Hopla agrees. A former shooting coach for the Knicks, Raptors, Pistons, and Wizards, Hopla signs his emails “Best Swishes,” answers his phone with one word—“Basketball”—and once hit over 1,200 free throws in a row. He travels the country, talking at camps, and he doesn’t always like what he hears. “Unfortunately, everybody wants to do all of the fancy stuff instead of fundamentals,” Hopla says “They want to be like Steph, dribbling between the legs.” Stationary jumpers are a harder sell. “Klay Thompson catching and shooting is not glamorous, unless he hits a ton of them and they show them all on the highlights.”
Even Fraser, who’s spent years working with Curry, concurs. “If I’m teaching someone how to shoot,” Fraser says. “Klay is the model.”
This appears to be something of a theme. In asking around, I heard it from coaches at high schools, developmental leagues, and clinics. Their message to young players: Appreciate Steph. But be like Klay.
Thompson is a somewhat unlikely candidate for the role. His father, Mychal, was a power forward who made just one three-pointer during his 12-year NBA career. Instead, Klay learned his form from the father of one of his middle school teammates, a doctor named Josef Kaempf. Early on, Klay’s shot spun sideways, until he strengthened his wrist. He only then blossomed in college and the pros.
What Klay has going for him is size, strength, and a simple, methodical approach that led Slate to recently wonder if he were, in fact, a robot. Some NBA players can talk for hours about their craft. Shane Battier once spent the better part of two days explaining perimeter defense to me. Kevin Love could lead a seminar on the tricks of rebounding. Klay? When I interviewed him a few years ago about shooting, he spoke of, “exploding through my feet” and “keeping my wrist strong” and “finding the zone”. Sure, he had favorite spots—the left corner, for example—but he preferred not to drill too far into the psychology. In Klay’s world, you see the ball, then shoot the ball. Which is part of what makes him so effective.
At its core, shooting consists of mechanics plus mentality. “Ask shooters what they’re thinking about when they’re really feeling it,” says Scheppler, “and they all say the same thing: nothing.”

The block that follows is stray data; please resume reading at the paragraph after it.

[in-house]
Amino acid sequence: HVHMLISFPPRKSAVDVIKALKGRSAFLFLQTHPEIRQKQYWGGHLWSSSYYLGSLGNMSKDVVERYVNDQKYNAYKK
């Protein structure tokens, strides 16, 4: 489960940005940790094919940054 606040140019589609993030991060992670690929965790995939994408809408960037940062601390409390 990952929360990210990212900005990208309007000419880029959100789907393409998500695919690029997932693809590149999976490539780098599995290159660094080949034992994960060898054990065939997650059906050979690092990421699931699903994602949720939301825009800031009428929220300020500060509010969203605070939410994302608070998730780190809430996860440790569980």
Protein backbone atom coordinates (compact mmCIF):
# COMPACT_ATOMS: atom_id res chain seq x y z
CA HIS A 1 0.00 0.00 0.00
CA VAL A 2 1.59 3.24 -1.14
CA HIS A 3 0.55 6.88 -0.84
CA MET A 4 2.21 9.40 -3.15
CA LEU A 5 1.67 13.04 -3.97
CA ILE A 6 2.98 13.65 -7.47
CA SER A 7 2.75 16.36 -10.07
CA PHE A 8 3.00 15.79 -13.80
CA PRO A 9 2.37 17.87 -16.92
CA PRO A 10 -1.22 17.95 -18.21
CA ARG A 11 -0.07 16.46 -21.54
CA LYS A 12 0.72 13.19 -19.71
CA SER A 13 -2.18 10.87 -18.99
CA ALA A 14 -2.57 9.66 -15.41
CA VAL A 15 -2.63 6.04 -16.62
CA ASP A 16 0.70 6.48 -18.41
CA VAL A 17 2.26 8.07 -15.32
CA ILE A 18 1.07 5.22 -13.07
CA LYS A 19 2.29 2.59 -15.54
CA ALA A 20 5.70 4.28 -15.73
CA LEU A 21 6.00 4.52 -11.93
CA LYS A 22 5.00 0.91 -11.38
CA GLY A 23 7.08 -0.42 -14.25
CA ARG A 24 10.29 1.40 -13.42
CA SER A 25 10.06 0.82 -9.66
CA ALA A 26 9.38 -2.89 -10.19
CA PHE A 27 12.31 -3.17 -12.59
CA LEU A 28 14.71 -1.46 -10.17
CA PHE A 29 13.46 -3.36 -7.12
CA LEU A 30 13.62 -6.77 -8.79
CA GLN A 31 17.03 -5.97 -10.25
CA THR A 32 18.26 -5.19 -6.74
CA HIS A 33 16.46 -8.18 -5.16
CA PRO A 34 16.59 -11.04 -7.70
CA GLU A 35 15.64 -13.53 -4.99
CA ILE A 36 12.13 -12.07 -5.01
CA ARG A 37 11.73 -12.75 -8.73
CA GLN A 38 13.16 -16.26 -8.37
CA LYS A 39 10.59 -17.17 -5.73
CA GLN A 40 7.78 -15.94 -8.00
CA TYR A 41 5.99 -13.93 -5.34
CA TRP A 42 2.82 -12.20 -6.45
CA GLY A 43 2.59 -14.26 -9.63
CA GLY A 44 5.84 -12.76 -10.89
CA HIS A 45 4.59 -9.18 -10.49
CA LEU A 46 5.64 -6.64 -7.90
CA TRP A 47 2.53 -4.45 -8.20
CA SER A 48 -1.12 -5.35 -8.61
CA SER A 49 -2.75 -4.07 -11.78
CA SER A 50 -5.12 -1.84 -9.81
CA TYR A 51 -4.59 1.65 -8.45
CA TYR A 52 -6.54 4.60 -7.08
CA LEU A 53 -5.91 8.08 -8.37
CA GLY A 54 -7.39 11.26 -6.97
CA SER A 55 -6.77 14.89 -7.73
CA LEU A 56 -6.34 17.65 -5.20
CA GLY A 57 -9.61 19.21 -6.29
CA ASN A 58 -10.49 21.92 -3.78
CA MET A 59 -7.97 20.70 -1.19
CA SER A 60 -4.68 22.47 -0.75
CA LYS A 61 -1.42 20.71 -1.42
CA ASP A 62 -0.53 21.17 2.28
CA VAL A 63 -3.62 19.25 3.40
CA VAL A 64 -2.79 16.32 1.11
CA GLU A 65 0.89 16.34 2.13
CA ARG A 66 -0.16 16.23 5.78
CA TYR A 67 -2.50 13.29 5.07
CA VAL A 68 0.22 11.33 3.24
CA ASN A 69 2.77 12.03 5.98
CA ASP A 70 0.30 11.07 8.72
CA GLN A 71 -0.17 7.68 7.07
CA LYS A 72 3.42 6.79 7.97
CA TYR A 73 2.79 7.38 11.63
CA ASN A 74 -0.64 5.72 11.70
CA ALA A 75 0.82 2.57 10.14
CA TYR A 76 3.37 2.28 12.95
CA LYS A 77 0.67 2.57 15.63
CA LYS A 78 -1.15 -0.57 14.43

Scheppler has spent four decades in coaching. He’s been named state coach of the year while leading a three-heavy, share-the-ball approach at Pinewood (“We Don’t Play Like the Warriors. The Warriors Play Like Us” is the team's motto). Jeremy Lin hired Scheppler as his personal shooting coach. And he regularly works with an array of local players, from 5th graders in the South Bay to Cal guard Sam Singer. Whenever he needs a visual model for players, he shows them clips of Klay.
Watching Warriors playoffs games the last few weeks, however, Scheppler noticed subtle tells of struggles. In particular, he thought Thompson’s shot was too high. “People always think more arc is good but that’s not true,” says Scheppler. “On an NBA three-pointer, you never want the ball to go higher than the top of the backboard, or maybe a few inches above.” In Thompson’s case, rather than snapping his wrist on his follow-through to create a powerful shot, he was holding it up for a moment, like you would on a floater, leading to higher ball flight. Says Scheppler: “That’s what happens when you’re hoping the ball goes in instead of knowing.” (This is still better than the next step on the shooting slump ladder: begging).
Compounding issues, Thompson faced an uphill battle because of the difficulty of his shots. That pin-down Kerr runs for him? It requires a player to sprint full-speed, pivot and rise up. What Thompson needed was a drive-and-kick look, or a transition spot-up, but those are hard to get when defenders are told never to leave you.